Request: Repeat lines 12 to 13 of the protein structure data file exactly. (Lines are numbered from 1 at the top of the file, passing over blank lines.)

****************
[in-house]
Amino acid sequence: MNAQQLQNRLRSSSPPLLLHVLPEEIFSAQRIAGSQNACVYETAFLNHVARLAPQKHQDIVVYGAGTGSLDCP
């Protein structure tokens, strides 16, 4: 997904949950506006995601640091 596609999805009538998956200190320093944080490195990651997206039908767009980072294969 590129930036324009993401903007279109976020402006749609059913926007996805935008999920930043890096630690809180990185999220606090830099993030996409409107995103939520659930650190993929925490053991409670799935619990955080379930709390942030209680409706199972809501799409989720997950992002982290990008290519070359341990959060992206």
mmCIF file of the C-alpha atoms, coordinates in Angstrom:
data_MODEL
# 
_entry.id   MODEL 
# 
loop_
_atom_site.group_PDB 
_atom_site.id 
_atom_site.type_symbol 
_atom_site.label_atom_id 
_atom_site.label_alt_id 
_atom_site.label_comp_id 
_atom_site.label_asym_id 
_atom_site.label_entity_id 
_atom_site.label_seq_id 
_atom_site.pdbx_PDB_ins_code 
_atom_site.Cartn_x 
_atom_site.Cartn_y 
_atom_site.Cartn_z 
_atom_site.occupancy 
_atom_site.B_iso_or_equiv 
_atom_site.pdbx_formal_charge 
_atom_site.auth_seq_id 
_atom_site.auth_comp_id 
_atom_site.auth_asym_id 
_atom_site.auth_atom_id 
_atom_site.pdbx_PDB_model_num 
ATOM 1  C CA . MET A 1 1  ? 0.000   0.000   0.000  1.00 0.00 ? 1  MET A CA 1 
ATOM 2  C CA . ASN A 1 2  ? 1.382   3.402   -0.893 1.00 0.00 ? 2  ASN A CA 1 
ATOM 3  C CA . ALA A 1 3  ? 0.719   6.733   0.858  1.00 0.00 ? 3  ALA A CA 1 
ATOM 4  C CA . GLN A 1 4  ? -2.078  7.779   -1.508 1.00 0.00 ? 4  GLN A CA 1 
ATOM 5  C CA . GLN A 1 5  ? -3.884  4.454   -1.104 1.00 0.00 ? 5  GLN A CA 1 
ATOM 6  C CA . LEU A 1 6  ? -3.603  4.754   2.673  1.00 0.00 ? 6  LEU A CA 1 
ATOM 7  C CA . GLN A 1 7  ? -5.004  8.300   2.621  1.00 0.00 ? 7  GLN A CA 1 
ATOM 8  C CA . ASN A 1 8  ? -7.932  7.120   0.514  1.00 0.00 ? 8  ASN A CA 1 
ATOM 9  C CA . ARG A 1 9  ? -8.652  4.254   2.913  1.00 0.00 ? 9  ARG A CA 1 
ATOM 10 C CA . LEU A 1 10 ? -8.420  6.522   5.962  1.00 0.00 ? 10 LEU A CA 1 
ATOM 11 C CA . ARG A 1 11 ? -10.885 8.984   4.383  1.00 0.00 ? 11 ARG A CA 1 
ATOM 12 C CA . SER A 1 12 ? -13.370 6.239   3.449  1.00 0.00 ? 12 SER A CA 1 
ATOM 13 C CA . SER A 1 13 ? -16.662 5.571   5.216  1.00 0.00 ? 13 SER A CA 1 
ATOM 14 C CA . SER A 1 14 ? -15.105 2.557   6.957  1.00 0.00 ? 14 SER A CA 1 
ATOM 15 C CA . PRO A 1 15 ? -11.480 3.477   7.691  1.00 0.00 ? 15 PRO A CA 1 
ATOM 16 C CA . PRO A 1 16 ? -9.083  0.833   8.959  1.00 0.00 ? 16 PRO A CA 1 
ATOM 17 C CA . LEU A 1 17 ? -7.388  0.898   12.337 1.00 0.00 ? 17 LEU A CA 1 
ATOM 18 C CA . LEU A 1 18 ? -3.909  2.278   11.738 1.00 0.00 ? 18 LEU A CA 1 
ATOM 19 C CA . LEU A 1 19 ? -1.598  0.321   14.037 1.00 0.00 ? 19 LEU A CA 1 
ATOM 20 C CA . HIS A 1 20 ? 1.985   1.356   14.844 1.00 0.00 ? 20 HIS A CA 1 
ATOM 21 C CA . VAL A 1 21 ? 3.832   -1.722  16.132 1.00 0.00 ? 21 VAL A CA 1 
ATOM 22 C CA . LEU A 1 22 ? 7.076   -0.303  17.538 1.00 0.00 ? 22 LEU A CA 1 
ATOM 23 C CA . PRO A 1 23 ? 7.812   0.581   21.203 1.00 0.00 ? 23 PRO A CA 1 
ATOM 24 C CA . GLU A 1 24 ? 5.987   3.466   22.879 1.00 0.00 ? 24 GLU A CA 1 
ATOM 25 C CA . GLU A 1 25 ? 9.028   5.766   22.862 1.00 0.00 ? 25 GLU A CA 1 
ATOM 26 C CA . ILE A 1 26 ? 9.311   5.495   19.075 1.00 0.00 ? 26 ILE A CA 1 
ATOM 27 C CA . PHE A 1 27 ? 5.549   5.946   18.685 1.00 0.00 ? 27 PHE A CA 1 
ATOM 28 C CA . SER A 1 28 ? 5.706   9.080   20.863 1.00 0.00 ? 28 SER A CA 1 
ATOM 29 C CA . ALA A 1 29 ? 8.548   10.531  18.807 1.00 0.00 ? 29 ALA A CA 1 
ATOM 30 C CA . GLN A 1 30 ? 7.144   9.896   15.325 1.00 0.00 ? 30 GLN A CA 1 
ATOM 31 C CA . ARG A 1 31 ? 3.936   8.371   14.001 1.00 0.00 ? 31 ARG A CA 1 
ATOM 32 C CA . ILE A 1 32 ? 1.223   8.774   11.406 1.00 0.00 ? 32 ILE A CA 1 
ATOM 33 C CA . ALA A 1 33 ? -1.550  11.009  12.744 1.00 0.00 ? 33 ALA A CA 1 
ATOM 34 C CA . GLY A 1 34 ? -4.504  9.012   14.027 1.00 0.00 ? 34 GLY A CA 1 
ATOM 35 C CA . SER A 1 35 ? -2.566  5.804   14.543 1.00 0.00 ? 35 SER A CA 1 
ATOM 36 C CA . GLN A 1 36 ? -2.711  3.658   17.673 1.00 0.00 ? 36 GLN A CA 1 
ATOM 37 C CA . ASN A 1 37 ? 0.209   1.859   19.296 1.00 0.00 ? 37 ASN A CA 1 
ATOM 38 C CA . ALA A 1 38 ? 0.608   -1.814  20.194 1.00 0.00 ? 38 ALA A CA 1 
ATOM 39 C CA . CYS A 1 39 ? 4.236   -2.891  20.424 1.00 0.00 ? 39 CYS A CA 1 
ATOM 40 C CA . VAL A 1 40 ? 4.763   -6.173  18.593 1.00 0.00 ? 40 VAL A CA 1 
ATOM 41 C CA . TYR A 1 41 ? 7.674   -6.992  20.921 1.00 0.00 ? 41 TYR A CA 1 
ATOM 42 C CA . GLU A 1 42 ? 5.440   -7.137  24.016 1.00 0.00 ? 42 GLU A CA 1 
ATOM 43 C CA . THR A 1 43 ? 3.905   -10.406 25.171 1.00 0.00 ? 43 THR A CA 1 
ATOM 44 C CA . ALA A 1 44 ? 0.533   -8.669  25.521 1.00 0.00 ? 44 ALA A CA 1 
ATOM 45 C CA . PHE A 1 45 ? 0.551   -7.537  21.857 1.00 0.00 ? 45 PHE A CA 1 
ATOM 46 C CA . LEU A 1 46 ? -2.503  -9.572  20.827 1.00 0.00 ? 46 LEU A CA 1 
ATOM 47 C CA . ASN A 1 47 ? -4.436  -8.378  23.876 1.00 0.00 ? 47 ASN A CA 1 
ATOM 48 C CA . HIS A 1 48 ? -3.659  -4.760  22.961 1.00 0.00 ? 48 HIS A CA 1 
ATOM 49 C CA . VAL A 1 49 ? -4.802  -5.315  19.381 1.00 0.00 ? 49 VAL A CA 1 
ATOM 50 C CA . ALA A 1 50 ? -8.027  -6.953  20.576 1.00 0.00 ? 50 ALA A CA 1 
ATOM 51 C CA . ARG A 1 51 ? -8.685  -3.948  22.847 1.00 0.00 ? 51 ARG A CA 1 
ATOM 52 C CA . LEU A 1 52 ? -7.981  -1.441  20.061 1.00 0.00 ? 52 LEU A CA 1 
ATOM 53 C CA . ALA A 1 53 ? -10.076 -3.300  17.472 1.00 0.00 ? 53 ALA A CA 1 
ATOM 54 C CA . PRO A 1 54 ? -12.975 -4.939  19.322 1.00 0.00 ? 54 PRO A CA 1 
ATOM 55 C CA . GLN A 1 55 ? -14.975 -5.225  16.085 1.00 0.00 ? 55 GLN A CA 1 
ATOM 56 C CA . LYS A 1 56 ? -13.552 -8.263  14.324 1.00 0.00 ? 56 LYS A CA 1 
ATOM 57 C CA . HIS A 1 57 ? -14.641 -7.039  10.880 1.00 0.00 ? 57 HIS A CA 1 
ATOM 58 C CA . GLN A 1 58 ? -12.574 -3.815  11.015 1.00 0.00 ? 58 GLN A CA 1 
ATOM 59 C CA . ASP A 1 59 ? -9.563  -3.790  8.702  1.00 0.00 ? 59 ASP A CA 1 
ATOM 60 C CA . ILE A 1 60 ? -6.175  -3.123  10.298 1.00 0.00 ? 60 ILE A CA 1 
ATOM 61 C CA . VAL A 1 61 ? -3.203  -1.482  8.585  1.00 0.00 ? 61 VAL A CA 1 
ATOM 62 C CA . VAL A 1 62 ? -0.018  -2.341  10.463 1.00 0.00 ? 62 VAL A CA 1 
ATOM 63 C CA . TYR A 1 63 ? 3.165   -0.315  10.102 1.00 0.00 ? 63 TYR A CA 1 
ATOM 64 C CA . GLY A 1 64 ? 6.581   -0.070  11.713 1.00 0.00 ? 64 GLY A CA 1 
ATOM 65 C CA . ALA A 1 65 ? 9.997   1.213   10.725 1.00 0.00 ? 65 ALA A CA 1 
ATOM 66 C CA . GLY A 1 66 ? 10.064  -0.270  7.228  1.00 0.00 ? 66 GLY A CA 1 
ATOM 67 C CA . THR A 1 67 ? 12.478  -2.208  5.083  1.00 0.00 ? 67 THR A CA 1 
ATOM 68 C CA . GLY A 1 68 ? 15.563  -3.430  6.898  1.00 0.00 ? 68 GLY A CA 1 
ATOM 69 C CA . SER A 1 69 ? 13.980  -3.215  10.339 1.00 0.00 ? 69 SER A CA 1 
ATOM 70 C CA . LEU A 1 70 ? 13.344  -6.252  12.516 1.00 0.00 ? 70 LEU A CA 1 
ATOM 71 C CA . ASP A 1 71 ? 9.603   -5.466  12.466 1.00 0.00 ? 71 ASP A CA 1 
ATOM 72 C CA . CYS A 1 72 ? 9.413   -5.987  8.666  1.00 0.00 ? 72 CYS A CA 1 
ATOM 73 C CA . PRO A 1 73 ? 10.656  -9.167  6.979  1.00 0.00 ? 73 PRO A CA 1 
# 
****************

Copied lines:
_atom_site.type_symbol 
_atom_site.label_atom_id 